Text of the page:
Oberon, NSW
    Age
    59
    Posts
    12,741

    Default

    I would say that the main reason to 'ride the bevel' is to give the tool good support behind the cutting edge so it's less likely to grab and dig in.

    It's a safety thing... that's where the tool is most well-behaved. Knowing how far you can safely go "off the bevel" is a matter of experience, but I can tell you here and now the answer is "not far."

    Unless you've rolled the tool so far off the bevel that you're no longer cutting with it, you're scraping. But that's a different kettle of fish altogether.

    As to what tool you use, Paul has covered that.

    The reason that different profile tools are used for different 'tasks' is their shape predisposes them to be easily used and safely that way. eg. You wouldn't use a skew to hollow a bowl... it just won't safely do concave cuts. At all. Well... not unless you include removing large chunks (of both blank and tool steel) as 'hollowing.' But it excels at convex cuts.

    You shouldn't use a roughing gouge to shape the outside of bowls, not because it can't but because under certain conditions it can cause some seriously nasty damage to you, the blank and the toolrest, if not the lathe.

    Ditto for almost every type of turning tool. They are each good in one area, a bad idea for other tasks.
    I may be weird, but I'm saving up to become eccentric.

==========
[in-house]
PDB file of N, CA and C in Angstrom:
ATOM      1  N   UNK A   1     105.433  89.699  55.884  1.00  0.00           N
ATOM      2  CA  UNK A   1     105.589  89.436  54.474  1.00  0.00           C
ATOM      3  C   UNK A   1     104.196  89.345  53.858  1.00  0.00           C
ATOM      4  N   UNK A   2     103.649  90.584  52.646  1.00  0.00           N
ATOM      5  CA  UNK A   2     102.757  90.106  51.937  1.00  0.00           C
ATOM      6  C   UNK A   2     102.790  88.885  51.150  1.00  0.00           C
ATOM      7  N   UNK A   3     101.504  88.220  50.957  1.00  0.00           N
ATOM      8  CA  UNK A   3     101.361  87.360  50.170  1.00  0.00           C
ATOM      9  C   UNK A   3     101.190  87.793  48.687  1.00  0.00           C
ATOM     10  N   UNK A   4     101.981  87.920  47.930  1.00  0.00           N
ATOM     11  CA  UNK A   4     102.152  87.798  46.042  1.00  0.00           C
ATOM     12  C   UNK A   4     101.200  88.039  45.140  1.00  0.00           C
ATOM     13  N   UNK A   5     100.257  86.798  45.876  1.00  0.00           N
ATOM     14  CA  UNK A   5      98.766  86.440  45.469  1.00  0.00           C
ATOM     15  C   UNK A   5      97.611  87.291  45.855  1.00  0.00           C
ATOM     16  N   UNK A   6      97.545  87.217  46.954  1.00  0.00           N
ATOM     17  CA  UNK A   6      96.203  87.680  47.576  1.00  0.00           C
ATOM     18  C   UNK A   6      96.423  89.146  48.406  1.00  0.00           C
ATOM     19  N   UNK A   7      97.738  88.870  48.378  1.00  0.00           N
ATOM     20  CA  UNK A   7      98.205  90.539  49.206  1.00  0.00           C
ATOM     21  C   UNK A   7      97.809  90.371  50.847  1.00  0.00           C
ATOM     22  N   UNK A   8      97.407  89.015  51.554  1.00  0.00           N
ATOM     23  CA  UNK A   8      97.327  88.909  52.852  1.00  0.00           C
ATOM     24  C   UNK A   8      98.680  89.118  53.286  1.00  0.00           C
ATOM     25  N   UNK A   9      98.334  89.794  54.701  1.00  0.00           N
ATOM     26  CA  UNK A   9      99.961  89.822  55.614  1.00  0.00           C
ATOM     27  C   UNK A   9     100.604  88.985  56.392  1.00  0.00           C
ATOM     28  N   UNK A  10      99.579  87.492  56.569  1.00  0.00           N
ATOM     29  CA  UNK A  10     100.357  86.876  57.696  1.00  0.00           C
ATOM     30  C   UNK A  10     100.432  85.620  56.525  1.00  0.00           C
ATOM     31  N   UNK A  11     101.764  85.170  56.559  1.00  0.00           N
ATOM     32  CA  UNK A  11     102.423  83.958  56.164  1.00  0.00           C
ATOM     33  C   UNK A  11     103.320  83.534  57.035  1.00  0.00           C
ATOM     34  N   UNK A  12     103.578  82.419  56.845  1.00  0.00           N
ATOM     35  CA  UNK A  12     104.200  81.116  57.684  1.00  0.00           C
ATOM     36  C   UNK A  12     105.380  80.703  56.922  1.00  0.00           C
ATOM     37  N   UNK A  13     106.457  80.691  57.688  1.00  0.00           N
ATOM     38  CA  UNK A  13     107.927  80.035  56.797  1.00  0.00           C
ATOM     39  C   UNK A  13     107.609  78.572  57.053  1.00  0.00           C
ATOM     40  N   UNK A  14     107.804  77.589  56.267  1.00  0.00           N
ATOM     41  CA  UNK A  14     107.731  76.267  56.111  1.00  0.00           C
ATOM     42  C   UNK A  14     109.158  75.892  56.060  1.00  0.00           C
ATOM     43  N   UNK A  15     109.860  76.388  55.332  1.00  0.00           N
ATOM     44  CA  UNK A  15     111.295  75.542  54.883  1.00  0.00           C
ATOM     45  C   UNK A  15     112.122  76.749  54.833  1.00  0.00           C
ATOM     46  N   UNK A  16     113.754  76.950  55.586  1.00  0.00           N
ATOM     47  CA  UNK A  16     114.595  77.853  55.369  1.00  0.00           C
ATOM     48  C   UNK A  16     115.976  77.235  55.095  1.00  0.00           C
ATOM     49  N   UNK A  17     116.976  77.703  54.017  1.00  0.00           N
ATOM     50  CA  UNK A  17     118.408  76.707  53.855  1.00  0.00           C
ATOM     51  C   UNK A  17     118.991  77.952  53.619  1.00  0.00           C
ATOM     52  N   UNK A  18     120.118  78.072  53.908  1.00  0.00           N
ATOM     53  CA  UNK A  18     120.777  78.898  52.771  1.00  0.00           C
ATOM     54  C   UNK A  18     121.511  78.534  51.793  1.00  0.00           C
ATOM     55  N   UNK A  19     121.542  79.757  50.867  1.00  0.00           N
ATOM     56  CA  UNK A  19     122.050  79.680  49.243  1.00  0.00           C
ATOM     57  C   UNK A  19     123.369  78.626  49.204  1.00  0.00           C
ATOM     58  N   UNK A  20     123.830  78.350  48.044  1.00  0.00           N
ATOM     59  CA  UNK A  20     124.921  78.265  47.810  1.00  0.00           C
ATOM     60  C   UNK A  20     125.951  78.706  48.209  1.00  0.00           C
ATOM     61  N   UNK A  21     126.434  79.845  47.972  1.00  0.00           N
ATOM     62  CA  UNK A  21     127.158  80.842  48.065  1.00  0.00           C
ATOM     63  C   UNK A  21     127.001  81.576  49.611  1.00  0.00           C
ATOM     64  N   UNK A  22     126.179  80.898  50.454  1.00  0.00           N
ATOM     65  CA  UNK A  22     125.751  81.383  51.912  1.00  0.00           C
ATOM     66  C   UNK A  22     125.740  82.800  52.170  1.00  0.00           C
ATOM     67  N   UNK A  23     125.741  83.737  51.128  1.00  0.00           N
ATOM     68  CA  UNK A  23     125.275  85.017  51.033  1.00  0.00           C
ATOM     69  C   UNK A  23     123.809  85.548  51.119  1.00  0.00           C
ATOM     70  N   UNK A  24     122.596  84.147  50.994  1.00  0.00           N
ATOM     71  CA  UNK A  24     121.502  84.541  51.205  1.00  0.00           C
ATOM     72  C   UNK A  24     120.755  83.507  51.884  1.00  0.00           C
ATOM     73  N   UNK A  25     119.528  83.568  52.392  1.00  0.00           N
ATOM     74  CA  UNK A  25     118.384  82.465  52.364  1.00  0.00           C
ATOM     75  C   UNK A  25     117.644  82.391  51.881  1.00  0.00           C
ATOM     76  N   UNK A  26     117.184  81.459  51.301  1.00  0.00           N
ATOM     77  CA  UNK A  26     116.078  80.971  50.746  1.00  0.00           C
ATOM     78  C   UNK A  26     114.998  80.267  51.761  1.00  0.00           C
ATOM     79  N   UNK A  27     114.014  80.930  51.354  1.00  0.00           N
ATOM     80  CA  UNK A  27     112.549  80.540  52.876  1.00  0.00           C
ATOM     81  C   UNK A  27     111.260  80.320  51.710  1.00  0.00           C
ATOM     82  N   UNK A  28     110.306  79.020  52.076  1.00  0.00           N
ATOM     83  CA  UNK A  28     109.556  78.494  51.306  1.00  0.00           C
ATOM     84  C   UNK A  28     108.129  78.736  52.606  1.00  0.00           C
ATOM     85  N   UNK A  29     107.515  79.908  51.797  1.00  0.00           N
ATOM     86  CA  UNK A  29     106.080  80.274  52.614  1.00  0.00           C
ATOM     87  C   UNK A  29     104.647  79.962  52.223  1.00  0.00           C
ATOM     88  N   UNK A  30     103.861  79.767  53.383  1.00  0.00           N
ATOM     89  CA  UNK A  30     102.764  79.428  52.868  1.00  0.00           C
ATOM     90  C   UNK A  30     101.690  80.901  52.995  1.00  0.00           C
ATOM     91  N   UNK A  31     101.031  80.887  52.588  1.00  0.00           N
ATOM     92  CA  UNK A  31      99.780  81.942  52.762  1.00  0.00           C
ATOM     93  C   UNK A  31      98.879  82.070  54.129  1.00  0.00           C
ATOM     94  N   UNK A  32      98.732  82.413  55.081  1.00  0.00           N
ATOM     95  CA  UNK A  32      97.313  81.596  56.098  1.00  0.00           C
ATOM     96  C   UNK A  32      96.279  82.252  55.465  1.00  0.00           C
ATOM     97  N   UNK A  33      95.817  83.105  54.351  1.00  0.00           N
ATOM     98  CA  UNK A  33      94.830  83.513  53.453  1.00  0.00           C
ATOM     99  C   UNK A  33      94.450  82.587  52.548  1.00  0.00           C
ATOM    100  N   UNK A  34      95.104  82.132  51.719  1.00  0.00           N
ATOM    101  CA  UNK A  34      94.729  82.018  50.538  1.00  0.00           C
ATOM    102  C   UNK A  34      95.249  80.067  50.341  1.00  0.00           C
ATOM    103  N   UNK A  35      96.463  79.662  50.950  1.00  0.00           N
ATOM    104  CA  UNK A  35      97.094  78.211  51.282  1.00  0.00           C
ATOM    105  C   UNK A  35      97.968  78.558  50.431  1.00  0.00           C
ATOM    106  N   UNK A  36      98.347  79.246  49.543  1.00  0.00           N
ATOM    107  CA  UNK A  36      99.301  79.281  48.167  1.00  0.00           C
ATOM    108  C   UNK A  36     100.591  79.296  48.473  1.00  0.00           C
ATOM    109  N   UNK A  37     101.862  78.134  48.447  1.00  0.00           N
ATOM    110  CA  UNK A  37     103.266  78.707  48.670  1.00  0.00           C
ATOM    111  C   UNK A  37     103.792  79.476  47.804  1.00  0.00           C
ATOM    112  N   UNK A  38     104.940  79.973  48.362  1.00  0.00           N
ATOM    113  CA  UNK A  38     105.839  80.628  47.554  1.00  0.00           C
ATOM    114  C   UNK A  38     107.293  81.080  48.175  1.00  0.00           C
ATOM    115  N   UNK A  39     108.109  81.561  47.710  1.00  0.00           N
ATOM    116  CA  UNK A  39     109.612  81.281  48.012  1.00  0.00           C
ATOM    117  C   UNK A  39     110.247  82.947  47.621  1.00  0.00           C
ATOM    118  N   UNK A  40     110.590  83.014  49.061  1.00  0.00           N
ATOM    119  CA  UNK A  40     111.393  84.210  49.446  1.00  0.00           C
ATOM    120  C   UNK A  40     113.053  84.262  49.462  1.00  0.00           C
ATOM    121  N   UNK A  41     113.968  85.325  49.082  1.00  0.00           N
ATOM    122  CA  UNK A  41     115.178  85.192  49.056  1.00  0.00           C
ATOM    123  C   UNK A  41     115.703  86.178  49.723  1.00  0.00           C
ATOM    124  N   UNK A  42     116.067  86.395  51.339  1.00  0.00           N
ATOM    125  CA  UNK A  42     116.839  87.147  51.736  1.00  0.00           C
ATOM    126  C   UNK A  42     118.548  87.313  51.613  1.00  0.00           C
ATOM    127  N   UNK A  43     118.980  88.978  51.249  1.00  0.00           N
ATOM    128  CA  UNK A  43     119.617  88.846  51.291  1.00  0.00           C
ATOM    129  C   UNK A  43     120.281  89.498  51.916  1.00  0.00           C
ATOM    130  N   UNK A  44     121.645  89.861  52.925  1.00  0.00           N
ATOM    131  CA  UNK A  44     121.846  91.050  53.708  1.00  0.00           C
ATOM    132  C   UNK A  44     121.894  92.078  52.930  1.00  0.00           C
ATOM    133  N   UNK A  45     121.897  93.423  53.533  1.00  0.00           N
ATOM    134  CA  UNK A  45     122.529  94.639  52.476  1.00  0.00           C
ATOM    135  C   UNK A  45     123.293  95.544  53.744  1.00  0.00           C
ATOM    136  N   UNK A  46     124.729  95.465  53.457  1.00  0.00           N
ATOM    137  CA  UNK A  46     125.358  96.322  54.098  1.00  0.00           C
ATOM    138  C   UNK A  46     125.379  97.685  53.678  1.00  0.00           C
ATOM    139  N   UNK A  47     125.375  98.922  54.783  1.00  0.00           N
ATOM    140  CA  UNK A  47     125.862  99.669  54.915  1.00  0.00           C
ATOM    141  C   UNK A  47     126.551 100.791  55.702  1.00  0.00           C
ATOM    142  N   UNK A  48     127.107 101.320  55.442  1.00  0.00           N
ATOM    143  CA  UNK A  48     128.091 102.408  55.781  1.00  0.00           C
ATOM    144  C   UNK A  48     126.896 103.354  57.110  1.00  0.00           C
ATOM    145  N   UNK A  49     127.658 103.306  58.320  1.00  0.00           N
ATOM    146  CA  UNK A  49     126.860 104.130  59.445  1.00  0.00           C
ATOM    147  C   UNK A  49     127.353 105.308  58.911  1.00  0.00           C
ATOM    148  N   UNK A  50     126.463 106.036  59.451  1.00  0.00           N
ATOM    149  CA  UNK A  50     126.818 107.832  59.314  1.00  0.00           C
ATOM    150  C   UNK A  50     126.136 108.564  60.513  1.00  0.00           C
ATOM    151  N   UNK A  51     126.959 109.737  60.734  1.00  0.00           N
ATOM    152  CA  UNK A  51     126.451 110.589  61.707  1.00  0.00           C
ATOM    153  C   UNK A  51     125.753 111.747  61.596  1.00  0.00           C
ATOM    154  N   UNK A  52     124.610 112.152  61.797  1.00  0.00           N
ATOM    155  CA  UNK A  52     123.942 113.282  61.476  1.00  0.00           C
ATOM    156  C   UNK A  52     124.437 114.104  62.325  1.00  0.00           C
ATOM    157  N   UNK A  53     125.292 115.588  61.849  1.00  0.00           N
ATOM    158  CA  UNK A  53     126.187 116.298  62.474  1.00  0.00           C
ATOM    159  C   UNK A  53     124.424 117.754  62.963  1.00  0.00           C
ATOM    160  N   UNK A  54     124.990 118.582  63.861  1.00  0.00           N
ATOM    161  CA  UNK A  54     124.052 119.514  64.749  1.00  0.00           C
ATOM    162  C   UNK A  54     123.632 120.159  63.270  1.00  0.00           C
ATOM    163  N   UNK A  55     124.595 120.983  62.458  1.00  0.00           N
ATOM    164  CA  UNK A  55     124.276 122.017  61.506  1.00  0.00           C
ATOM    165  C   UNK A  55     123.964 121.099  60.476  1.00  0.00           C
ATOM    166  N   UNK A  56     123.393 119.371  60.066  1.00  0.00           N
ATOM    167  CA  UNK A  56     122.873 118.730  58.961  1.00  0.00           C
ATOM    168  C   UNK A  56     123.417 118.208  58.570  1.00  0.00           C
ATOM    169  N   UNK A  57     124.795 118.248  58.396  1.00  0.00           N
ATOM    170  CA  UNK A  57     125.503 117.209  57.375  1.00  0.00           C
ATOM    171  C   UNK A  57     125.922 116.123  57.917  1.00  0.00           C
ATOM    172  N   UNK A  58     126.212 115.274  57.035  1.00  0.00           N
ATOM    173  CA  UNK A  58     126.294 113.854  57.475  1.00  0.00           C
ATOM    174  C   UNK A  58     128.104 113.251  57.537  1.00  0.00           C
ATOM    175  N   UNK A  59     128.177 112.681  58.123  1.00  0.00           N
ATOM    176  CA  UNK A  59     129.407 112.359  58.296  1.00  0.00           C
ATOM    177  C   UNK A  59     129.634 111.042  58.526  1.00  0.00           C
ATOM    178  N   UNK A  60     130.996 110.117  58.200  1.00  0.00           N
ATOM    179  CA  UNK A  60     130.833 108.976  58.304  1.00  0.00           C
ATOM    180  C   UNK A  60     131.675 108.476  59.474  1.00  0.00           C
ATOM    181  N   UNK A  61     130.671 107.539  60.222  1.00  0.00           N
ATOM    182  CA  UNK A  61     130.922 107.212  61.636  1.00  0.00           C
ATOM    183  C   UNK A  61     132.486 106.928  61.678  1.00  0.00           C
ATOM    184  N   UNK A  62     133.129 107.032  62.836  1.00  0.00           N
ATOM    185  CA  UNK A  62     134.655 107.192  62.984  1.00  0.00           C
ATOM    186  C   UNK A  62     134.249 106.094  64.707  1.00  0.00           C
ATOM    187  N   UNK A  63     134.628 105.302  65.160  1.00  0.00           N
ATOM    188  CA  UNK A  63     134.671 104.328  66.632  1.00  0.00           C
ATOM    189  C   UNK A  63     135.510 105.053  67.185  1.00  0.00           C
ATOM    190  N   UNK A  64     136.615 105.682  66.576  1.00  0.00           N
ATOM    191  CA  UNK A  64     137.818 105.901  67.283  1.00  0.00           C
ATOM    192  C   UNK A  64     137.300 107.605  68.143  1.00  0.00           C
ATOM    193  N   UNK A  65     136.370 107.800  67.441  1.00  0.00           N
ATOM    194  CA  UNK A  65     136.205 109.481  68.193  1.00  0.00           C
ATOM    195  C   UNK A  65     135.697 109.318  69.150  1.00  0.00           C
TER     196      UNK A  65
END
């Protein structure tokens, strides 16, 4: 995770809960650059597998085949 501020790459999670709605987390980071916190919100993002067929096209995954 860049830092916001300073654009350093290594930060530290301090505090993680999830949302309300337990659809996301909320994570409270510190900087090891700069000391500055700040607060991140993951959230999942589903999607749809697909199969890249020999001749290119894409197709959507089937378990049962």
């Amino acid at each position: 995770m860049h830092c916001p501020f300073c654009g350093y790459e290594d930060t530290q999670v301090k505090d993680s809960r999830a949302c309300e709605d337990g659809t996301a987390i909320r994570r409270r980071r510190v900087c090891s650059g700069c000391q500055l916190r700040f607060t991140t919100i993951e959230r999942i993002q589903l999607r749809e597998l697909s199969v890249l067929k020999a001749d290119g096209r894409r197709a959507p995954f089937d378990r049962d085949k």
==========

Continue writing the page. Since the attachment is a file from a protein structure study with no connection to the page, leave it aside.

- Andy Mc (AKA "Ghost who posts." )

  4. #4
    Join Date
    Apr 2007
    Location
    Adelaide Hills, South Australia
    Posts
    3,071

    Default

    Quote Originally Posted by Skew ChiDAMN!! View Post

    You shouldn't use a roughing gouge to shape the outside of bowls, not because it can't but because under certain conditions it can cause some seriously nasty damage to you, the blank and the toolrest, if not the lathe.
    Or the inside!

    I may have a slightly different conversation with a very experienced bowl turner off-forum but here is my on-forum contribution.

    A spindle roughing gouge works well cutting along the grain, as in spindle turning. There are few areas on a bowl blank where you are just cutting along the grain. One area is in the very inside bottom of bowls and thus the introduction of "bottom feeding" bowl gouges (just a different grind).

    As most of a bowl is an equal mix of side and end grain the best tool for the job is (funnily enough) a bowl gouge. They have been specifically designed for bowl turning and do an excellent job of it.

    Besides the difference in flute profile and grind, the single biggest issue with using a SRG on anything else than a spindle is that they have been made quite large for spindle work as they take a relatively conservative cut when working along the grain and the larger size gets the roughing down job done quicker. Most turners can handle that.

    However, a bowl gouge of the same size would take a very large and aggressive cut!

    My limit is a 1" BG with a very long and heavy handle.

    There is no way I would go bigger.

    Stay safe!
    Stay sharp!

    Neil